- This article should be retitled Dragnet (franchise) and each entry in the franchise should be given its own page, as is done with every other popular franchise. There should be pages for Dragnet (radio series), Dragnet (1951 TV series), Dragnet (1954 film), Dragnet (1967 TV series), The New Dragnet and Dragnet (2003 TV series) which would include the second season where the show was retitled L.A. Dragnet. I believe as of now the Dragnet 1987 film is the only entry with its own seperate article. 18.104.22.168 (talk) 14:35, 14 December 2012 (UTC)
Sometime in the 1950's, before the Stooges quit making 2 reelers, they did a spoof of Dragnet. This was when Shemp was a part of the Stooges. The movie was broken down into several segaments and each one would open with Moe saying "I'm Holiday" and Larry would say "I'm Faraday" (or vice versa). Shemp would then say a different holiday: "I'm New Year's Day, (St. Patric's Day, etc)", whereupon Moe would slap him. —Preceding unsigned comment added by 22.214.171.124 (talk) 18:31, 9 October 2010 (UTC)
In an early Mad Magazine take-off on Robinson Crusoe, the character Friday bears a strong resemblance to Jack Webb and is shown in boxer shorts bearing his badge number 714. — Preceding unsigned comment added by Pithecanthropus (talk • contribs) 20:10, 12 March 2012 (UTC)
not really one of the last radio programs
"Dragnet persisted on radio until 1957 (the last two seasons were repeats) as one of the last old time radio shows to give way to television's growing popularity." 'old time' radio programs ended as a regular broadcast service on 30 Sep 1962. Dragnet leaving radio five years before the end of dramatic radio broadcasts should not be considered being one of the last "old time radio shows". Throckmorton Guildersleeve (talk) 18:50, 31 October 2013 (UTC)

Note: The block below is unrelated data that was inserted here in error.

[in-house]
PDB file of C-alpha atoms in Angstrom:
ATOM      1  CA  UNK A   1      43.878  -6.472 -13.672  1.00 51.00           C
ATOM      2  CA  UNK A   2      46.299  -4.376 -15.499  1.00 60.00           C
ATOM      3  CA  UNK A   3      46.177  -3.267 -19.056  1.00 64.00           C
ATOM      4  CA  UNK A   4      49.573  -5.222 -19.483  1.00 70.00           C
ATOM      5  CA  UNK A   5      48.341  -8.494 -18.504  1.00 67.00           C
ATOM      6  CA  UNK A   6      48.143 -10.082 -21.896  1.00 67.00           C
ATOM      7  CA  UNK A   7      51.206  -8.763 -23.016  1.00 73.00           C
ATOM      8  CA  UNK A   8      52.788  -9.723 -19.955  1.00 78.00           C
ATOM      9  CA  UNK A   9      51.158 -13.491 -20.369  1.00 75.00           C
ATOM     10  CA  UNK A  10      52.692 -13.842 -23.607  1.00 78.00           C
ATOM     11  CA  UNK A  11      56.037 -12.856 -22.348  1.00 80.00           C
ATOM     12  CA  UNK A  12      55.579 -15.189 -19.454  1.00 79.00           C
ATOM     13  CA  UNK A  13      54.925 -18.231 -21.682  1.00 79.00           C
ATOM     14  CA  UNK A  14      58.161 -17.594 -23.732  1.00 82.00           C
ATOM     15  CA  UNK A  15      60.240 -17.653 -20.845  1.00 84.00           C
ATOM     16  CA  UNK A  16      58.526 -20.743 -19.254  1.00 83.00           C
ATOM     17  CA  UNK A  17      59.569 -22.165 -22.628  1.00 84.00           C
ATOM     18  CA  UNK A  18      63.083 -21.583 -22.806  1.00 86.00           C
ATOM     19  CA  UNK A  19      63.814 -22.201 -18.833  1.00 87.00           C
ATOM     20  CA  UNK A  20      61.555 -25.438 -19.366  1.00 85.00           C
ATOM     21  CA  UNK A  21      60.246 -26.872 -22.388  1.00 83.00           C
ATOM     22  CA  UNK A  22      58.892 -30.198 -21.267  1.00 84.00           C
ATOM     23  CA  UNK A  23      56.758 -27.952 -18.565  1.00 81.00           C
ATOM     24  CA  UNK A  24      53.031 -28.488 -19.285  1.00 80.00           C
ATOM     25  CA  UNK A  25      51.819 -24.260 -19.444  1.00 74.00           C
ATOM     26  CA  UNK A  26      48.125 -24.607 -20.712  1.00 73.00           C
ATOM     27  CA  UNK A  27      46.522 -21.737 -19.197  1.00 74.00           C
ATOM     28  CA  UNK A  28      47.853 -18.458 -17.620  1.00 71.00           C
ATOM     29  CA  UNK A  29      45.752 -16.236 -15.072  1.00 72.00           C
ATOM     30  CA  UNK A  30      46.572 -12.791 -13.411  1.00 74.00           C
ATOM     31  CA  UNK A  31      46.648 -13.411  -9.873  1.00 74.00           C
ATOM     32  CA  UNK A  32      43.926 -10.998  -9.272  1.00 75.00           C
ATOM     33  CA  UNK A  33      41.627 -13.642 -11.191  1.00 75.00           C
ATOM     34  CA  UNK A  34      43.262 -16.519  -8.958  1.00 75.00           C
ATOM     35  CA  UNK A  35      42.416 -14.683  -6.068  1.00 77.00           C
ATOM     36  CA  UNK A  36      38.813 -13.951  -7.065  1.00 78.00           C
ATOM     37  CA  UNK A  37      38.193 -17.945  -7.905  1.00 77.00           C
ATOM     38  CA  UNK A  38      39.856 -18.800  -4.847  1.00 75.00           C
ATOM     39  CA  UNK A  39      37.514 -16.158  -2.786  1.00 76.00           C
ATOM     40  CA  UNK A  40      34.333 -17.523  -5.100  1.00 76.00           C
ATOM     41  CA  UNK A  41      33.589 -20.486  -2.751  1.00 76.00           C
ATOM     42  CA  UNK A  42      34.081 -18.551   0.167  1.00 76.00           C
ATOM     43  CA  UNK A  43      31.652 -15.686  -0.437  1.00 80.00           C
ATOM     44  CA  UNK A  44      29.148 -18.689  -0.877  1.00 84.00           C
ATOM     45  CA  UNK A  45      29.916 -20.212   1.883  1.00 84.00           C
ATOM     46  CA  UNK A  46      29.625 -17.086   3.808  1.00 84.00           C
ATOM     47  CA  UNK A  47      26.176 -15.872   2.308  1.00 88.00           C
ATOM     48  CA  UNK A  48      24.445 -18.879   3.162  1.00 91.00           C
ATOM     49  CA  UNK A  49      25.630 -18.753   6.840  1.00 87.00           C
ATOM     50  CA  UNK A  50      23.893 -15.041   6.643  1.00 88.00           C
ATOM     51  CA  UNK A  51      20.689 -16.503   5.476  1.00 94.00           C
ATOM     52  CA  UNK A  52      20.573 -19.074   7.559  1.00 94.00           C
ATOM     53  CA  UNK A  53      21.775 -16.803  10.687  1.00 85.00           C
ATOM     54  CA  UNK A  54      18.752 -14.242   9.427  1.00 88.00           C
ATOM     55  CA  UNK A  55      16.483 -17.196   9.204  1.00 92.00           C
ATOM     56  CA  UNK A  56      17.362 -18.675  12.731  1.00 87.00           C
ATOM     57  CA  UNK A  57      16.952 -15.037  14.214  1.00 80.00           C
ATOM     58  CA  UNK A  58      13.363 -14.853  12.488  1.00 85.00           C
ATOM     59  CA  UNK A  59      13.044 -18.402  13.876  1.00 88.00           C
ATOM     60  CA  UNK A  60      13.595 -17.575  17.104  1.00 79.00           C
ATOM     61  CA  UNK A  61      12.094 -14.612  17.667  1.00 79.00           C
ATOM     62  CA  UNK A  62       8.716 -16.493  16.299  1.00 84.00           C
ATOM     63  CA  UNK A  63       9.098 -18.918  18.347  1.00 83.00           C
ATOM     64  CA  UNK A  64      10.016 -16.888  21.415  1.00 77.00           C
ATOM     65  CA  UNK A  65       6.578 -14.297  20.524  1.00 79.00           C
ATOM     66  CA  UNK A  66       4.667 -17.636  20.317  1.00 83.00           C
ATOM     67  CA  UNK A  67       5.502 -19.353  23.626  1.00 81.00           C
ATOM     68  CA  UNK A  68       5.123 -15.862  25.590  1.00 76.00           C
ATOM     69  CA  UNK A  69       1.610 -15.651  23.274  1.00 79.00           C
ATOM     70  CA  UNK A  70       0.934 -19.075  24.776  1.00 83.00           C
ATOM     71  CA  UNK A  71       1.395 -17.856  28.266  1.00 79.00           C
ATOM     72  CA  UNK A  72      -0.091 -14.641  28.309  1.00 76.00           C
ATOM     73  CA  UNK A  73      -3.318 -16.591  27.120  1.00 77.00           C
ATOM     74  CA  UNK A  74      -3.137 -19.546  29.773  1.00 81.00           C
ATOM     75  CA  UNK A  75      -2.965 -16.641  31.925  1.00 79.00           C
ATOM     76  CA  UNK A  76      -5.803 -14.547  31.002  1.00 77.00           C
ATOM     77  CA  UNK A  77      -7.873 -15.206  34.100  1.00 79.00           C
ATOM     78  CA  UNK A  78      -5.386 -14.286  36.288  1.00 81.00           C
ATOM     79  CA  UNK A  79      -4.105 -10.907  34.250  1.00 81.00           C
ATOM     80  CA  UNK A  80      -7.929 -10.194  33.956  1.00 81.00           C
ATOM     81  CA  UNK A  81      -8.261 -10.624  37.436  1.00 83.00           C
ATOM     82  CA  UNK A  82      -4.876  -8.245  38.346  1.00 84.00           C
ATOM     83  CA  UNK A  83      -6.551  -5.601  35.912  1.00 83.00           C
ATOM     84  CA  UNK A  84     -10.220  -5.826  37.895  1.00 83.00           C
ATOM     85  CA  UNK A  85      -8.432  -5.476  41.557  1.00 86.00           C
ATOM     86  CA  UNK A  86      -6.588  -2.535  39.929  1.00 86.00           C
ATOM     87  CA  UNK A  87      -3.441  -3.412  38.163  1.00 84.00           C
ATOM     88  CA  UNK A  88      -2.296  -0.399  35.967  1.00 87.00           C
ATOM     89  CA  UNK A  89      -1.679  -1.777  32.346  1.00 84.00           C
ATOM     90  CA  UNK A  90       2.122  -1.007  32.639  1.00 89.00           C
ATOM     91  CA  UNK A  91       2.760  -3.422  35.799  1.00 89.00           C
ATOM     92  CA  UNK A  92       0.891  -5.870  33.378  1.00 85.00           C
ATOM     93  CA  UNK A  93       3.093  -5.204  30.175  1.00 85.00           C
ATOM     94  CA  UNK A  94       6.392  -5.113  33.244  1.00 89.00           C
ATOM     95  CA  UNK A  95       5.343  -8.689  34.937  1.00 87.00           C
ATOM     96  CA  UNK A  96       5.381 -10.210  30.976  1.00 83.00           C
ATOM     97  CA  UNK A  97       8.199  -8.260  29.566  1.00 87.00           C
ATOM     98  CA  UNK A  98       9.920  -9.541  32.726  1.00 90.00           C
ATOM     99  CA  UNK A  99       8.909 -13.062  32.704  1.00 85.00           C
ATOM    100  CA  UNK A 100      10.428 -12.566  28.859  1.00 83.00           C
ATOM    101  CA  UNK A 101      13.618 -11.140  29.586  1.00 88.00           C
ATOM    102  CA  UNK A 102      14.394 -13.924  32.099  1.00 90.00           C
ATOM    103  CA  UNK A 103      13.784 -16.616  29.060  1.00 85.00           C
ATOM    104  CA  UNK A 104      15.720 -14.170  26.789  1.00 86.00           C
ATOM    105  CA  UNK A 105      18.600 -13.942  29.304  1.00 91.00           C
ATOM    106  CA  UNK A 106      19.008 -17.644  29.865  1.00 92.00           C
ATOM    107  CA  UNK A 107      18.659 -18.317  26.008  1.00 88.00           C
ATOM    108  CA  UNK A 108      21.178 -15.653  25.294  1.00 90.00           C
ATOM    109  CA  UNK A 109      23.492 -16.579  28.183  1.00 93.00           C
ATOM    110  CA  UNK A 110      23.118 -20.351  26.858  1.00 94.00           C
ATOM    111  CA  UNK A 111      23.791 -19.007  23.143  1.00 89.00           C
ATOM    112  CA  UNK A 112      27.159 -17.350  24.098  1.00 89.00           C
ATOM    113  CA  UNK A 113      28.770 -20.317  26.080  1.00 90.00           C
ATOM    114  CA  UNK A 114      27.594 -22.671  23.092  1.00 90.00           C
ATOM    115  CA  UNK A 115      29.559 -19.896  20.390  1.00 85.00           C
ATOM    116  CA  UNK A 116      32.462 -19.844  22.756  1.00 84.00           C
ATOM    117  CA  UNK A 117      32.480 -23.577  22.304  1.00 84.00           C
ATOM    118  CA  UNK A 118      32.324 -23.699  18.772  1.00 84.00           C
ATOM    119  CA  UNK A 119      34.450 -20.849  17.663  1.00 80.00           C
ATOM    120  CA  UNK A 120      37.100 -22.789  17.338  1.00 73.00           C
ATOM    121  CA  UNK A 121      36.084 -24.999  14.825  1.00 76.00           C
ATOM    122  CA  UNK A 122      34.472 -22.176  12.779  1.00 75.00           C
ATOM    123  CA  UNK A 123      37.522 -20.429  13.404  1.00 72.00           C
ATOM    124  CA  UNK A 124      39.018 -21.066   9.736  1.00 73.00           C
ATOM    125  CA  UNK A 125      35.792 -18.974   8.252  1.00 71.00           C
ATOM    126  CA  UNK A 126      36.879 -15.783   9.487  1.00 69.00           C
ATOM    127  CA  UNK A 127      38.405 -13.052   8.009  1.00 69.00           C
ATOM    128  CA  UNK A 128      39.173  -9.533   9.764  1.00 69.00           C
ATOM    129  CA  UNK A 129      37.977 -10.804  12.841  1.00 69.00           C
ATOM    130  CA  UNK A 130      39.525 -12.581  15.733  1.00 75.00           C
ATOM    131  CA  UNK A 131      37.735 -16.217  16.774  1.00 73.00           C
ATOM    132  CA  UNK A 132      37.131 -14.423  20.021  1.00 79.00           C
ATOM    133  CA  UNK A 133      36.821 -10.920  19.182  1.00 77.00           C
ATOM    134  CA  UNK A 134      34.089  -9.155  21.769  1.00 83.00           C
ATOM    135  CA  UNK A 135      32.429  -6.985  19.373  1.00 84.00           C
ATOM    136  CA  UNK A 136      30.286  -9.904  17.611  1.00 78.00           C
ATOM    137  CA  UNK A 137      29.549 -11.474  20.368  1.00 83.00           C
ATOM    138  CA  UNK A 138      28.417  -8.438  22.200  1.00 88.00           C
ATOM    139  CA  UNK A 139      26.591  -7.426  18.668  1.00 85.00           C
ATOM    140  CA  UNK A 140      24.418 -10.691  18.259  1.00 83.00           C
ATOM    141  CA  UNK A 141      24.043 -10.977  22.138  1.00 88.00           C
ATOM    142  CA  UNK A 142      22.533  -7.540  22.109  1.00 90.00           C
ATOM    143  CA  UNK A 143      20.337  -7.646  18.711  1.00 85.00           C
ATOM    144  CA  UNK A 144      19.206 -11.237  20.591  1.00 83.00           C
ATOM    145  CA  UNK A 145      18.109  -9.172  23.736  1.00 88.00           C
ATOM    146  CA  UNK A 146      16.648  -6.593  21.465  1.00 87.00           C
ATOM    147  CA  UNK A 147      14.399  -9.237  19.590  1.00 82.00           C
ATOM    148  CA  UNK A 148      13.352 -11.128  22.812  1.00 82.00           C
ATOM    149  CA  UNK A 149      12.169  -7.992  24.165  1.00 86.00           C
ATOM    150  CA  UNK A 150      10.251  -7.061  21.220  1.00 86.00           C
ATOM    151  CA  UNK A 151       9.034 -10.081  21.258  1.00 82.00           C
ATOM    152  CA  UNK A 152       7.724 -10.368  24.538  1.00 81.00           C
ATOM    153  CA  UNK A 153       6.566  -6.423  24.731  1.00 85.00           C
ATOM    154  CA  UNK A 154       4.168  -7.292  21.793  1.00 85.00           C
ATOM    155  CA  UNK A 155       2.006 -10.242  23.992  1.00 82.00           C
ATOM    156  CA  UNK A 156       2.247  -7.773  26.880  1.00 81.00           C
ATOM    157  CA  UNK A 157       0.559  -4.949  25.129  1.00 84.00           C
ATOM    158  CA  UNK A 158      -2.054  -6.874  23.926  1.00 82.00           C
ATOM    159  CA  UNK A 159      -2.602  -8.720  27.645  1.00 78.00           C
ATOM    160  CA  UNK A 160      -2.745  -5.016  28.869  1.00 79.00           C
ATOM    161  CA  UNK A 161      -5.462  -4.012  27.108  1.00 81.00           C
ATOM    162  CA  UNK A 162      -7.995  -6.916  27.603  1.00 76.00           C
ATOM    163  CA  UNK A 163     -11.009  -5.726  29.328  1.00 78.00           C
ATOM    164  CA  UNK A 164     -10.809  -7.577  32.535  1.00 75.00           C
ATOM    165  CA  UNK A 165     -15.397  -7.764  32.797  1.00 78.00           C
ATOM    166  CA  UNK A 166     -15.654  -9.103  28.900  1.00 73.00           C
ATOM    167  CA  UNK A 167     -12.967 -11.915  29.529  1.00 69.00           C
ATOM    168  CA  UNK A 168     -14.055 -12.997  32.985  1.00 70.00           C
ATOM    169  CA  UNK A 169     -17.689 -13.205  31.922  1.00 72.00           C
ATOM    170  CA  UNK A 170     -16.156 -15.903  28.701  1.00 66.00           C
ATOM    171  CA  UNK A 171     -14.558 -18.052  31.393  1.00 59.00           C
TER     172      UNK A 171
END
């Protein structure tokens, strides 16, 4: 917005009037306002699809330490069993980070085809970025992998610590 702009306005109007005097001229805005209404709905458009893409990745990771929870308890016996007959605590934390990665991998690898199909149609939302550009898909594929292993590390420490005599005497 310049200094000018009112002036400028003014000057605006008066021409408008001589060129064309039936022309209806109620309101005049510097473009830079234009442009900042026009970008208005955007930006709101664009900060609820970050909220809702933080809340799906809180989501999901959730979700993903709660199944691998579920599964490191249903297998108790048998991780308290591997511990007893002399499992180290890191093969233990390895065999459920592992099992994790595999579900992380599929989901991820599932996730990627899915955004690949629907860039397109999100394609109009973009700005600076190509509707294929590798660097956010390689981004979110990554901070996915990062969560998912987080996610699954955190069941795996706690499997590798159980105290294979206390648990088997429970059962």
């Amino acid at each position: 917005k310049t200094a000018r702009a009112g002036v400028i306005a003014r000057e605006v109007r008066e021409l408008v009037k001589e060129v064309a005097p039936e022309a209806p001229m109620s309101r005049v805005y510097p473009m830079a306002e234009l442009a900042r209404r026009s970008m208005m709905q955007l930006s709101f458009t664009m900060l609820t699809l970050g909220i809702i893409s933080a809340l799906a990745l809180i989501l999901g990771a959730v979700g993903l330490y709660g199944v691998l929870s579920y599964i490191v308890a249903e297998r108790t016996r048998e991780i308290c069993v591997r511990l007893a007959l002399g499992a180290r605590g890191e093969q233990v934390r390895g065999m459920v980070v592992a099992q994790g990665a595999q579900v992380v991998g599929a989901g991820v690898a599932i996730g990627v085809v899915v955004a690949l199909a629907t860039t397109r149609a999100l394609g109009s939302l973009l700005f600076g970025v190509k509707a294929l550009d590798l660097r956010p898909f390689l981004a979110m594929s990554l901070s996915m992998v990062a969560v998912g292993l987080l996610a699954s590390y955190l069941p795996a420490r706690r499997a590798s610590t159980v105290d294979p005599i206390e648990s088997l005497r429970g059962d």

Dragnet (1954) was the first movie based on a TV series
Both Turner Classic Movies and the Internet Movie Database credit Dragnet (1954) as the first ever theatrical movie based on a weekly TV series. Shouldn't that fact be added to the article on the film? There are references that prove that fact.126.96.36.199 (talk) 19:09, 2 June 2014 (UTC)Bennett Turk
"Captain Video: Master of the Stratosphere" was a 1951 movie that was based on a weekly TV series; "Captain Video and His Video Rangers", however, the film itself is more similar to a low budget serial film, with production sets very identical to the actual program and it barely meets the requirements of a theatrical film. "Dragnet (1954)" is an geniune theatrical motion picture.188.8.131.52 (talk) 20:17, 2 June 2014 (UTC)Bennett Turk